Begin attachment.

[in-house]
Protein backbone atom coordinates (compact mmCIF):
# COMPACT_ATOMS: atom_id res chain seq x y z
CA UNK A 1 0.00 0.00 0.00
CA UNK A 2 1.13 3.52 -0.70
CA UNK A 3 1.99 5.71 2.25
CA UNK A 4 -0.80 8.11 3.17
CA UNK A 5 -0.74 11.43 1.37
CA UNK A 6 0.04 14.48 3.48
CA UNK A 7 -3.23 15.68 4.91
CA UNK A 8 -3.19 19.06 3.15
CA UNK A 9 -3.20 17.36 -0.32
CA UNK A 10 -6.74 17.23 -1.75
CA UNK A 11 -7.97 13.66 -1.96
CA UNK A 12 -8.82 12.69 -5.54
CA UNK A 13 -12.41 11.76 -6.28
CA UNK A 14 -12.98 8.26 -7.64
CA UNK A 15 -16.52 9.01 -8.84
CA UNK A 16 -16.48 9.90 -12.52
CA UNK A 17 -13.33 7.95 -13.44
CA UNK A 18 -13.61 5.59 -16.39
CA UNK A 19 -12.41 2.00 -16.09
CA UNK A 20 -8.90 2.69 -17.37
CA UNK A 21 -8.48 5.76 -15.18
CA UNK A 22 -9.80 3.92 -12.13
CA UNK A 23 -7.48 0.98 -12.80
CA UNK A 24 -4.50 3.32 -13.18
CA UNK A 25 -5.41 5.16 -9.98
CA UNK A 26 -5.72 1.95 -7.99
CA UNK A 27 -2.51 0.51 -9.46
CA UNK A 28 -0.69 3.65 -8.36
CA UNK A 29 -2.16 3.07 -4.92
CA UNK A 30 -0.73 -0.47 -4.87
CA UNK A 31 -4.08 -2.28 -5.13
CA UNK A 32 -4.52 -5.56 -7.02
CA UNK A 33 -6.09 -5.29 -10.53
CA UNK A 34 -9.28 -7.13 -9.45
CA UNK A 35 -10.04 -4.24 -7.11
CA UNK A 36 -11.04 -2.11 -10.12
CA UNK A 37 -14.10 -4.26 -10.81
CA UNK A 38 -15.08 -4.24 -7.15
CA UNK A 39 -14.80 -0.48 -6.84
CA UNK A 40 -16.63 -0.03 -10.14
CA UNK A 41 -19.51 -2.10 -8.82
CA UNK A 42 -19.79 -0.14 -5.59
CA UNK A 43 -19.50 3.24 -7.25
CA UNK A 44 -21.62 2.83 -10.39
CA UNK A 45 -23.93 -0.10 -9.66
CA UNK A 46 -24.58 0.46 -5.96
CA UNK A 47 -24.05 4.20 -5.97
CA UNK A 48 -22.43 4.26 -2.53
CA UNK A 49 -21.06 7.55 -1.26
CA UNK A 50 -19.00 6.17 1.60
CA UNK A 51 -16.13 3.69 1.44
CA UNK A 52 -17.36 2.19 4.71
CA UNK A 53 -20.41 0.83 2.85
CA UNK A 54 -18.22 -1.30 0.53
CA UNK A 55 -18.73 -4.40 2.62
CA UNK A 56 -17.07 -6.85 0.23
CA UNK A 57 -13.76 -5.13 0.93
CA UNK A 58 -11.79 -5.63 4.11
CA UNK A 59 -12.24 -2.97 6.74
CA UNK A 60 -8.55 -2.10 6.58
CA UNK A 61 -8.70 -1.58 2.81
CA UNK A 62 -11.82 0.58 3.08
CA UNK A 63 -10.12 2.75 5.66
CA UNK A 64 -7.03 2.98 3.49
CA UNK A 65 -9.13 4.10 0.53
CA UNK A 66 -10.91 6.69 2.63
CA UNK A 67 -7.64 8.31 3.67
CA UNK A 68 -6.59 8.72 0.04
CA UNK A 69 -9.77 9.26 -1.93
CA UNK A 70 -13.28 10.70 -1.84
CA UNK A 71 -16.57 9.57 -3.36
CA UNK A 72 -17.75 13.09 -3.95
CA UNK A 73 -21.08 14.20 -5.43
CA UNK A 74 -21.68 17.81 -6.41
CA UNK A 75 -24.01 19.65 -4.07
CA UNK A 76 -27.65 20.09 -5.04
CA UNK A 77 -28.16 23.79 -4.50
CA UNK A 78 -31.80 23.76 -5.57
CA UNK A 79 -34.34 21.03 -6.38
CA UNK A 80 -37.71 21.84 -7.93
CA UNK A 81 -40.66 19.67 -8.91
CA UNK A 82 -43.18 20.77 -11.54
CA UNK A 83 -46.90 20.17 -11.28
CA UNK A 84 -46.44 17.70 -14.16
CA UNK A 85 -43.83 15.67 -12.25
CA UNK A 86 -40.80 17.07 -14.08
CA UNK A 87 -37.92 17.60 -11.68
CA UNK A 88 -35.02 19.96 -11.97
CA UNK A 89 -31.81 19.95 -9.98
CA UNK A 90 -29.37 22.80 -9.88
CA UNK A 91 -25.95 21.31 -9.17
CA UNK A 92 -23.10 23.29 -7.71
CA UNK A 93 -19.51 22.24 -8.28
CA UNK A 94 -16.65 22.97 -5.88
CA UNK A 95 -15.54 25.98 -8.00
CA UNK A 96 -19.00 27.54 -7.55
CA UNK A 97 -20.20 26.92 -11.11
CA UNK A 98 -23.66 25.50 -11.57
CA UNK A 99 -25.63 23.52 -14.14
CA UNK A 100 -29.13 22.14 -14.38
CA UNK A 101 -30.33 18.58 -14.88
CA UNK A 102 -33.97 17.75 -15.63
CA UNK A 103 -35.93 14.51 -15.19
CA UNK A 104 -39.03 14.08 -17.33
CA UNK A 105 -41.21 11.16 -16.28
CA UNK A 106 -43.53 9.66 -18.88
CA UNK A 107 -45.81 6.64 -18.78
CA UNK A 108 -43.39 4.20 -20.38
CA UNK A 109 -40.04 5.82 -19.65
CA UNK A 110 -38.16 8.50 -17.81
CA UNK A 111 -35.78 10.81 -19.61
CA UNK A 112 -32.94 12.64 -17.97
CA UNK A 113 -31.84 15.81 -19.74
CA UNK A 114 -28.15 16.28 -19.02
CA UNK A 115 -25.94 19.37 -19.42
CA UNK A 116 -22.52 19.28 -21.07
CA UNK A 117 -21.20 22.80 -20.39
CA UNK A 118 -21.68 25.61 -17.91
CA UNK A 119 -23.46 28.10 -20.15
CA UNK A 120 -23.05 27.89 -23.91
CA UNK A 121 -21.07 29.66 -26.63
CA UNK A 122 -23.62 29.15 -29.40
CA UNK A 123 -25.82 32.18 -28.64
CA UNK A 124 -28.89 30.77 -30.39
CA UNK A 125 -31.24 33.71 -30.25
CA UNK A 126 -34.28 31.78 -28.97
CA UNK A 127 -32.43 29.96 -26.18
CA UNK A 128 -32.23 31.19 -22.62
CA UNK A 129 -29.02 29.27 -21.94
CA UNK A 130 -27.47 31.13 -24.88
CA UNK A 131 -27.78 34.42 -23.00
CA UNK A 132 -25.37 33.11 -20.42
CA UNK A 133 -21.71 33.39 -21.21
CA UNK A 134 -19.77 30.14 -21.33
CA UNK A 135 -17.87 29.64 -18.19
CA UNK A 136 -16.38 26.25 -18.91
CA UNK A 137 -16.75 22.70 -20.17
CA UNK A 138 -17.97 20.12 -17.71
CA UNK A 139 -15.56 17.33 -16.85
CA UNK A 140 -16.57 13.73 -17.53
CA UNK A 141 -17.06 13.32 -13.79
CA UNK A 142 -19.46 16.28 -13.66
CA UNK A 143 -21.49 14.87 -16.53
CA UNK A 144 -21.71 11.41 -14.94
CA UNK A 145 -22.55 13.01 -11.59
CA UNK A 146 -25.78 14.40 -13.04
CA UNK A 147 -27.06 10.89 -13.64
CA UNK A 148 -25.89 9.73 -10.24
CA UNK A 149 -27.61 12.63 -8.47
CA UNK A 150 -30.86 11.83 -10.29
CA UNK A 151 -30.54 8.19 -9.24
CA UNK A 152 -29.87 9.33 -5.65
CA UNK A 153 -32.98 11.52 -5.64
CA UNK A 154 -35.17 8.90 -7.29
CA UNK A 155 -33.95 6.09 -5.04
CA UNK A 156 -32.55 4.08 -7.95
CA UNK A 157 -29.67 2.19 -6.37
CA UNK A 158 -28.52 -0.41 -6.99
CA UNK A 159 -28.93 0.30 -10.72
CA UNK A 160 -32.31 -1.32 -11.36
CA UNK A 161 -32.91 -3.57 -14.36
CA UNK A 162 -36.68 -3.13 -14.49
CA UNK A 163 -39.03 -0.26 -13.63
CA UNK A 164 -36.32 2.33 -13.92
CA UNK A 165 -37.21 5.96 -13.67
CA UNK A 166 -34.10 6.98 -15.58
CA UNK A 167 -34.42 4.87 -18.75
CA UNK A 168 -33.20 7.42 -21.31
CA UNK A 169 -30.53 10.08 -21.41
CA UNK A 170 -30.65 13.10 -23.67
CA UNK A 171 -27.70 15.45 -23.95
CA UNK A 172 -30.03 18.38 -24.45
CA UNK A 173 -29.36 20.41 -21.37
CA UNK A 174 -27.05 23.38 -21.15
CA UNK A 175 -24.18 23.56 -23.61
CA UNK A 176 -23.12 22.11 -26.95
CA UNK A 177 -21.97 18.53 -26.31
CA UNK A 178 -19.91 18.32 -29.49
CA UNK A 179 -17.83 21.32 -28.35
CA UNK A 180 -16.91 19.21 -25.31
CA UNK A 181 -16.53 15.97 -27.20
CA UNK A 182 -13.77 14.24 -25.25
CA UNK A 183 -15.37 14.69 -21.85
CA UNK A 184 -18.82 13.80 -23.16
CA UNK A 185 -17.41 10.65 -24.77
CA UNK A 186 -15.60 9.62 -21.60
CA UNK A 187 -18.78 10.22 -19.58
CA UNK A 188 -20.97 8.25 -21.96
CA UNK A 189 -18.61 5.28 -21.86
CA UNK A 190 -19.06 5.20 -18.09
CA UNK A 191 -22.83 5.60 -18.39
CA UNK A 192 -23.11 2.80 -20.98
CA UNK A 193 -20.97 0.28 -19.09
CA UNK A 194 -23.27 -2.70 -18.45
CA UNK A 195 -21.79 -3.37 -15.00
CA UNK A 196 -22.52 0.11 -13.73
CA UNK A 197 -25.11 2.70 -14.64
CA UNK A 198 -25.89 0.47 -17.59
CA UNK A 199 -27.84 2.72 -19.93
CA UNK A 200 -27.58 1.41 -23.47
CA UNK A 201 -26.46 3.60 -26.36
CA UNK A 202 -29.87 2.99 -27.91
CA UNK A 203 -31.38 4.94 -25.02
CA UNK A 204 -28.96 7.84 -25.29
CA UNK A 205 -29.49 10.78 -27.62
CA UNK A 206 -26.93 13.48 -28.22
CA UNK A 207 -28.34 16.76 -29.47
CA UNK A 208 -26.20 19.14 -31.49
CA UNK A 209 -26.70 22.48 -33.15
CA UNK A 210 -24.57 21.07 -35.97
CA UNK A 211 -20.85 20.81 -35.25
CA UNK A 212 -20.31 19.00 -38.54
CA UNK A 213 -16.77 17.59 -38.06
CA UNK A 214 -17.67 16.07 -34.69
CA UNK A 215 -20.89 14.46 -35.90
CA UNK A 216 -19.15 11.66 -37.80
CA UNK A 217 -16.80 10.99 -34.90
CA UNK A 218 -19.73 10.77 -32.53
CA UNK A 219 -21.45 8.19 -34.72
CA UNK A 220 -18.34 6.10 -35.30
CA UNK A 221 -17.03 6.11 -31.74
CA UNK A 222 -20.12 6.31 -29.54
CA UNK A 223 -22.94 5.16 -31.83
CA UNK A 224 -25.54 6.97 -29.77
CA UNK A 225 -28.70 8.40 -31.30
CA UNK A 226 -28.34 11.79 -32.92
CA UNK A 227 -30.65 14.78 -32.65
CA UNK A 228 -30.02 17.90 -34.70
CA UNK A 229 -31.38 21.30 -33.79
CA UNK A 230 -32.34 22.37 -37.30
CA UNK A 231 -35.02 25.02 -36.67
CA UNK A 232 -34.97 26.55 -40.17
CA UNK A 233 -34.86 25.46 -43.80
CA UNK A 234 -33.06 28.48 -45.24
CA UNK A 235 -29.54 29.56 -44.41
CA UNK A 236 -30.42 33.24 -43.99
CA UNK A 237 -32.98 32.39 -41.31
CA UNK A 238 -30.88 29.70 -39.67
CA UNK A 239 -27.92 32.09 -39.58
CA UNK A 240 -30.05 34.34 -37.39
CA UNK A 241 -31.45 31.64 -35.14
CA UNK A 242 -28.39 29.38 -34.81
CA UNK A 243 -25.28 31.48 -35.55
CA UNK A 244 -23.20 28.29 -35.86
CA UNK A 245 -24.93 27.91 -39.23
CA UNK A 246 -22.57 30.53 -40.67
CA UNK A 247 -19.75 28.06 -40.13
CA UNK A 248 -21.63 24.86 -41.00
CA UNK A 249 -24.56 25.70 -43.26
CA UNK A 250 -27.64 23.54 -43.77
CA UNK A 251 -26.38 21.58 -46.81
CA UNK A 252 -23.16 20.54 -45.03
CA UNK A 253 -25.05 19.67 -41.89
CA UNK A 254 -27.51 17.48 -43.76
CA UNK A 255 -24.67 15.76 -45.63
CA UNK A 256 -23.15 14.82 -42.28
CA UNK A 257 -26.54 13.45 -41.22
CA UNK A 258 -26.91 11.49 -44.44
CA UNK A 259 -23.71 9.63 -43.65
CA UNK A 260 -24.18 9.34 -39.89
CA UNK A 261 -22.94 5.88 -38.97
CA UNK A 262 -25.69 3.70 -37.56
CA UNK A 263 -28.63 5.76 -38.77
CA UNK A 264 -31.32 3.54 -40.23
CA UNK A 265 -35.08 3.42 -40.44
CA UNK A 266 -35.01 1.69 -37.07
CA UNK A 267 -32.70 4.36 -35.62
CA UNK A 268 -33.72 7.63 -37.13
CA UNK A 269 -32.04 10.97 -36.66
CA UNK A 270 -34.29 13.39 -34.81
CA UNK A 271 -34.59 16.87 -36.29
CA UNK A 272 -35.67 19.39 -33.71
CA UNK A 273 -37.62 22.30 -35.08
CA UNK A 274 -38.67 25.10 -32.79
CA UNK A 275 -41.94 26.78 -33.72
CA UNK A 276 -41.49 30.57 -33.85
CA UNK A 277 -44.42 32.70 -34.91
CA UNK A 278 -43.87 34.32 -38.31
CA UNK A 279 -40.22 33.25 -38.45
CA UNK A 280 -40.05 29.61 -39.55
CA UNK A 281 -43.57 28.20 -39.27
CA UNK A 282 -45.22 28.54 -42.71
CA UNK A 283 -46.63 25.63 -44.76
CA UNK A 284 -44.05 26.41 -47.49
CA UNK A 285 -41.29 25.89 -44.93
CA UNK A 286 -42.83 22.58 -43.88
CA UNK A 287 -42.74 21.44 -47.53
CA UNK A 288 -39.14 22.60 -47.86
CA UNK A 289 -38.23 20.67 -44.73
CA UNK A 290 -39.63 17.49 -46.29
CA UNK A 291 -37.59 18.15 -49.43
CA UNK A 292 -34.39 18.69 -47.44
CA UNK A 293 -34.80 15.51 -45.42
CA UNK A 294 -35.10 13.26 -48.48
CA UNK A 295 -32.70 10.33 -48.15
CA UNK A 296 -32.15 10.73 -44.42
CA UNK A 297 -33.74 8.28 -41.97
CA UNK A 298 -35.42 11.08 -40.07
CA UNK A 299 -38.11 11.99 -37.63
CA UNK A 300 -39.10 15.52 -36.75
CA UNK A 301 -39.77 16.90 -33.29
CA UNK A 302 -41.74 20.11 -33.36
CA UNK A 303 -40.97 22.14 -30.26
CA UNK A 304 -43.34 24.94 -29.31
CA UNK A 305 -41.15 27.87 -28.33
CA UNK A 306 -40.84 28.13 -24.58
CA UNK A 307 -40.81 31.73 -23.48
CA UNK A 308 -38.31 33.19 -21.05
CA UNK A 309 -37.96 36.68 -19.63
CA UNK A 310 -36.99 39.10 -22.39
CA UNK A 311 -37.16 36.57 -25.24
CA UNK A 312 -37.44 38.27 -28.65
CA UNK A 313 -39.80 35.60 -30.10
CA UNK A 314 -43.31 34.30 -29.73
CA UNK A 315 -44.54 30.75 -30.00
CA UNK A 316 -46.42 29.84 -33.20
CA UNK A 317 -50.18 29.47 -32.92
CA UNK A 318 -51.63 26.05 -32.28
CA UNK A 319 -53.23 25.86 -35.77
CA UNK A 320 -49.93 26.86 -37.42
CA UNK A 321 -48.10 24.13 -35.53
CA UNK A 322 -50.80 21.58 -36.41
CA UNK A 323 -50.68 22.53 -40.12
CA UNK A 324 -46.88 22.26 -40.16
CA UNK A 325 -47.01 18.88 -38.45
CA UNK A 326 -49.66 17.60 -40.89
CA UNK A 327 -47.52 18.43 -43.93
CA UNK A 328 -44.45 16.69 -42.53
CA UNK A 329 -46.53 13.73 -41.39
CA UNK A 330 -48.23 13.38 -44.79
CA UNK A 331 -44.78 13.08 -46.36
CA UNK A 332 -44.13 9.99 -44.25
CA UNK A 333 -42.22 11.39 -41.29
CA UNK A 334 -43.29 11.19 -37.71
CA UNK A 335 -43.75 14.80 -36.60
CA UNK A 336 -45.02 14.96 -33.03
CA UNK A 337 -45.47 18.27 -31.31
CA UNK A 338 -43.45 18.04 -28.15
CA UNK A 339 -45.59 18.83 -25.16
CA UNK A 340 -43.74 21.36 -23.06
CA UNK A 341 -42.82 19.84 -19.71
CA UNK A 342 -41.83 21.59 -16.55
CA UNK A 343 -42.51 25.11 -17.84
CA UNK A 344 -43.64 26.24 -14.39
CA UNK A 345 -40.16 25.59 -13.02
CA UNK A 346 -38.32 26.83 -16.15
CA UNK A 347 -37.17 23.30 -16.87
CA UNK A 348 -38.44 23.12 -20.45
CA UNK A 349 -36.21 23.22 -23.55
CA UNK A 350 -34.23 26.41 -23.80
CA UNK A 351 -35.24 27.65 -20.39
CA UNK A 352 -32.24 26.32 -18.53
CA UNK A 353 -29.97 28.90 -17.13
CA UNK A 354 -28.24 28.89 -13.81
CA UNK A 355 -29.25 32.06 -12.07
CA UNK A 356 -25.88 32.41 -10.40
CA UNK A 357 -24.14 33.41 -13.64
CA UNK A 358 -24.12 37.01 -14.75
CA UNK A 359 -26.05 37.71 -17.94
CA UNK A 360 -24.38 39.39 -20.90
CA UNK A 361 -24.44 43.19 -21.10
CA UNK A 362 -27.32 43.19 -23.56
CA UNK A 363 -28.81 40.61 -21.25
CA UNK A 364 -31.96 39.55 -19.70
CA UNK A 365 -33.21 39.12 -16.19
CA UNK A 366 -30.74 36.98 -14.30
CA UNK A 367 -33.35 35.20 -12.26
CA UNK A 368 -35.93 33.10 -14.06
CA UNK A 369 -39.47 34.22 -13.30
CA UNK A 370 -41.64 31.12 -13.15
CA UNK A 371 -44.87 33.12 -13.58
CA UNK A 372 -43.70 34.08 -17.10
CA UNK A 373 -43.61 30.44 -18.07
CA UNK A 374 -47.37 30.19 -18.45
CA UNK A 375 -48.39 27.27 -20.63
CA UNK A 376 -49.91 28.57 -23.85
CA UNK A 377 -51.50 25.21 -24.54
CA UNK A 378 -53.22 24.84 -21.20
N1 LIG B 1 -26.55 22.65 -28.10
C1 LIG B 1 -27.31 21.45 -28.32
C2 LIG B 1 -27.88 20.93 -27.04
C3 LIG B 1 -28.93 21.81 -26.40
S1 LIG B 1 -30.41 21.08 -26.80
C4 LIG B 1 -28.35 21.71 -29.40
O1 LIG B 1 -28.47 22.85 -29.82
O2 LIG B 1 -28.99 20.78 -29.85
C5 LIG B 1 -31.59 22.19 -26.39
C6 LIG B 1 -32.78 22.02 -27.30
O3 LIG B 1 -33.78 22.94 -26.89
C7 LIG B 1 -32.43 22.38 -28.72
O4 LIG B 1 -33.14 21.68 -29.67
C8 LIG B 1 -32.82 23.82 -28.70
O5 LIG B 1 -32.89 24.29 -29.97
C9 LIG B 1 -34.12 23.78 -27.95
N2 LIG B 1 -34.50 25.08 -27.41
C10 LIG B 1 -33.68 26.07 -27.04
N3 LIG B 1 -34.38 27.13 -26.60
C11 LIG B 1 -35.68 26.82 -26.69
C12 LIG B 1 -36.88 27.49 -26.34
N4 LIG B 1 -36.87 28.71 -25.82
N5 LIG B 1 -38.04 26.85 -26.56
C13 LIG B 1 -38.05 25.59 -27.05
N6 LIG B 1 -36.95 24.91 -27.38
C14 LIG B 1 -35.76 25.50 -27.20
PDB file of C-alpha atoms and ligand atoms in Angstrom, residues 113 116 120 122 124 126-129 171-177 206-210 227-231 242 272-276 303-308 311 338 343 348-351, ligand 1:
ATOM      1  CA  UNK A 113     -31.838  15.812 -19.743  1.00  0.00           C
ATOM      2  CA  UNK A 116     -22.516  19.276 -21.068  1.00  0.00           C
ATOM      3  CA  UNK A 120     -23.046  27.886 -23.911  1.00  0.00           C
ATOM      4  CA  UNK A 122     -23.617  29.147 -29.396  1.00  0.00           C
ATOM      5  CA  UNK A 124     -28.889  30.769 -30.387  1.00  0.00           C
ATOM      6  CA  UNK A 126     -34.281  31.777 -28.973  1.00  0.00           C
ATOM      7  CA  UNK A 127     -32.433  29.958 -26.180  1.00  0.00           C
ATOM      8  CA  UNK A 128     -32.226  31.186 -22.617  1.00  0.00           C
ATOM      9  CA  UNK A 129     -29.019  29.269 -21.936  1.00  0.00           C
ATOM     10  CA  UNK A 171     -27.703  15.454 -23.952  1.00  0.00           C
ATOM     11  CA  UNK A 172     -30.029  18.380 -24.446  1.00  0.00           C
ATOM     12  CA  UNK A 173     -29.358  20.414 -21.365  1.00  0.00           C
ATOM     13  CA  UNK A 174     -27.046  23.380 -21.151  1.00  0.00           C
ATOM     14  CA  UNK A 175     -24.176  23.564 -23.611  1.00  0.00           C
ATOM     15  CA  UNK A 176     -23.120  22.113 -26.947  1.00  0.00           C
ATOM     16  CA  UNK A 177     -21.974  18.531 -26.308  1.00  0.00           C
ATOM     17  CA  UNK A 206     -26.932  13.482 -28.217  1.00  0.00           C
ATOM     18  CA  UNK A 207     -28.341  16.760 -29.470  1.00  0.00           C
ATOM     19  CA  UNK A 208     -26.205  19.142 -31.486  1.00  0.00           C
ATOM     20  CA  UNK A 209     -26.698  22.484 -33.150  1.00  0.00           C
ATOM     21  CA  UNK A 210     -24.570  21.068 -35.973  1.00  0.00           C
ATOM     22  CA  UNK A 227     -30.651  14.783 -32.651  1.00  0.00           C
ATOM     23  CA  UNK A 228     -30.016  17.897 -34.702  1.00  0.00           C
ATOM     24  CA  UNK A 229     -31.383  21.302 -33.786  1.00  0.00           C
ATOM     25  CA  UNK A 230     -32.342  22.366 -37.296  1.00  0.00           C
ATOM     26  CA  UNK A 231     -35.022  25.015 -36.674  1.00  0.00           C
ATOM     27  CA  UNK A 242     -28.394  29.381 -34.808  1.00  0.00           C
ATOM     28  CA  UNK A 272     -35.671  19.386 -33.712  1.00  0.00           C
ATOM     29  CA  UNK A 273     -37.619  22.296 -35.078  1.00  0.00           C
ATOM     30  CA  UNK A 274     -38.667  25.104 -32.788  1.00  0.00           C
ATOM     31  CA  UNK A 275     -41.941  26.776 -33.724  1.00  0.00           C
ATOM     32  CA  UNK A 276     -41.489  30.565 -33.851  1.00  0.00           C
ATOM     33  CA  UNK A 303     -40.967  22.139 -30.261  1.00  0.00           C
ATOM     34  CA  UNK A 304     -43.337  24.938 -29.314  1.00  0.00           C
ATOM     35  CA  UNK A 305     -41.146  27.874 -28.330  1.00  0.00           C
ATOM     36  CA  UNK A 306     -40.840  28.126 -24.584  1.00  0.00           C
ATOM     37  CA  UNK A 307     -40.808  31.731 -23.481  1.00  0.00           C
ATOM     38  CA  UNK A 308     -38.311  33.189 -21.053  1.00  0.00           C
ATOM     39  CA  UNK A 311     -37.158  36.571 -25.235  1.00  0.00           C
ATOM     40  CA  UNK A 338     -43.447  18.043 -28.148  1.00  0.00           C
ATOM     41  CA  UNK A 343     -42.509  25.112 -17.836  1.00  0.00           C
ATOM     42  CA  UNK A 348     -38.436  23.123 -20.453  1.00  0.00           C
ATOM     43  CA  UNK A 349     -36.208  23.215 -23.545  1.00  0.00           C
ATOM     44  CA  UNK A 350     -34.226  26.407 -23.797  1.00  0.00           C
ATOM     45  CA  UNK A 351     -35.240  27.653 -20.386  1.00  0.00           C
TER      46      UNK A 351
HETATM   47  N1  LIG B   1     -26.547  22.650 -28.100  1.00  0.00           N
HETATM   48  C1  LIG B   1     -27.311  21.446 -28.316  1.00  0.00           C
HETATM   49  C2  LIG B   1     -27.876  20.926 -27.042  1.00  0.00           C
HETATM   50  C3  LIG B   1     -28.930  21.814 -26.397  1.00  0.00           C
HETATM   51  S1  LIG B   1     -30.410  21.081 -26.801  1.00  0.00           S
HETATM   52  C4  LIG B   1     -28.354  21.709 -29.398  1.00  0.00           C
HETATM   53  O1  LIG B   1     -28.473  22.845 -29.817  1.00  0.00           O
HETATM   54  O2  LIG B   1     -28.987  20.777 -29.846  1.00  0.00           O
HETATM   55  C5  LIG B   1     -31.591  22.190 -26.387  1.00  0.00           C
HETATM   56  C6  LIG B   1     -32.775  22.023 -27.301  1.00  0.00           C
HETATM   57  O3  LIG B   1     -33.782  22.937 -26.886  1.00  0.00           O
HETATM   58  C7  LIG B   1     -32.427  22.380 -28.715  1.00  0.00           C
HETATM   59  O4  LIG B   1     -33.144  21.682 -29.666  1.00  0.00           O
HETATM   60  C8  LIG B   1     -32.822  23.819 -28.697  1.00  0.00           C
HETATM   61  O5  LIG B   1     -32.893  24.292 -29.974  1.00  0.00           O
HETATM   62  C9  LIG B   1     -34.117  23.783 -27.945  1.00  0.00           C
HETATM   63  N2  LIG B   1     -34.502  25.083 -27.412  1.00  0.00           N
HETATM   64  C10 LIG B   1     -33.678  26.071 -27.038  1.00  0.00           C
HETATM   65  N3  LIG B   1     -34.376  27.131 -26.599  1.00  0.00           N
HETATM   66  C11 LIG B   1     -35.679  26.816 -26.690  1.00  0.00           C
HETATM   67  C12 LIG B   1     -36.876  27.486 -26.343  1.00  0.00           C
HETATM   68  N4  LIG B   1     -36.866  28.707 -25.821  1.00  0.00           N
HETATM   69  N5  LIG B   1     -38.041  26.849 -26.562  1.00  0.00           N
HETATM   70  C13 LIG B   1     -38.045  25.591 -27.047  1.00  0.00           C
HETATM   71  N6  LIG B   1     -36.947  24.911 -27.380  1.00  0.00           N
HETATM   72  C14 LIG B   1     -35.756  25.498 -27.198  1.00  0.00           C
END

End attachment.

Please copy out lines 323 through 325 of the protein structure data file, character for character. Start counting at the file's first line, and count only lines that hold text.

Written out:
CA UNK A 320 -49.93 26.86 -37.42
CA UNK A 321 -48.10 24.13 -35.53
CA UNK A 322 -50.80 21.58 -36.41